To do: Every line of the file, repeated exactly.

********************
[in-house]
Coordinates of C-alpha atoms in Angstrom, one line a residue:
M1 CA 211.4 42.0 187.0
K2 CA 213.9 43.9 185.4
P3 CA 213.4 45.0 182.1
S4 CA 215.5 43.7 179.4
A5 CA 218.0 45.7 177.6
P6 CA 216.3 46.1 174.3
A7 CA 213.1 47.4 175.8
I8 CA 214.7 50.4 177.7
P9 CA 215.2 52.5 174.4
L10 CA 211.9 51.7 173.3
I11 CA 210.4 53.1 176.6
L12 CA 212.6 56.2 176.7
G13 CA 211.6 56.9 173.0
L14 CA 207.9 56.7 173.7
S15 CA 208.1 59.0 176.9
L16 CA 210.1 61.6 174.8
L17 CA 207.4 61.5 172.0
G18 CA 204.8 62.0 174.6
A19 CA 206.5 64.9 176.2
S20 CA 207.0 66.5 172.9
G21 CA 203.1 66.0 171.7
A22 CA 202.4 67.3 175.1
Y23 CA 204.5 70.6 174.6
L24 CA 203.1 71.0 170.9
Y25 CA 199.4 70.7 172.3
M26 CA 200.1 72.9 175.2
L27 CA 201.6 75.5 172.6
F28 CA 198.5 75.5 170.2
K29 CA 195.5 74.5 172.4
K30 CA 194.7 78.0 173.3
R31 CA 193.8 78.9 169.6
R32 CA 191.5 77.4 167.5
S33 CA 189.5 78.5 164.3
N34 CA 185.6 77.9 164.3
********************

[in-house]
Coordinates of C-alpha atoms in Angstrom, one line a residue:
M1 CA 211.4 42.0 187.0
K2 CA 213.9 43.9 185.4
P3 CA 213.4 45.0 182.1
S4 CA 215.5 43.7 179.4
A5 CA 218.0 45.7 177.6
P6 CA 216.3 46.1 174.3
A7 CA 213.1 47.4 175.8
I8 CA 214.7 50.4 177.7
P9 CA 215.2 52.5 174.4
L10 CA 211.9 51.7 173.3
I11 CA 210.4 53.1 176.6
L12 CA 212.6 56.2 176.7
G13 CA 211.6 56.9 173.0
L14 CA 207.9 56.7 173.7
S15 CA 208.1 59.0 176.9
L16 CA 210.1 61.6 174.8
L17 CA 207.4 61.5 172.0
G18 CA 204.8 62.0 174.6
A19 CA 206.5 64.9 176.2
S20 CA 207.0 66.5 172.9
G21 CA 203.1 66.0 171.7
A22 CA 202.4 67.3 175.1
Y23 CA 204.5 70.6 174.6
L24 CA 203.1 71.0 170.9
Y25 CA 199.4 70.7 172.3
M26 CA 200.1 72.9 175.2
L27 CA 201.6 75.5 172.6
F28 CA 198.5 75.5 170.2
K29 CA 195.5 74.5 172.4
K30 CA 194.7 78.0 173.3
R31 CA 193.8 78.9 169.6
R32 CA 191.5 77.4 167.5
S33 CA 189.5 78.5 164.3
N34 CA 185.6 77.9 164.3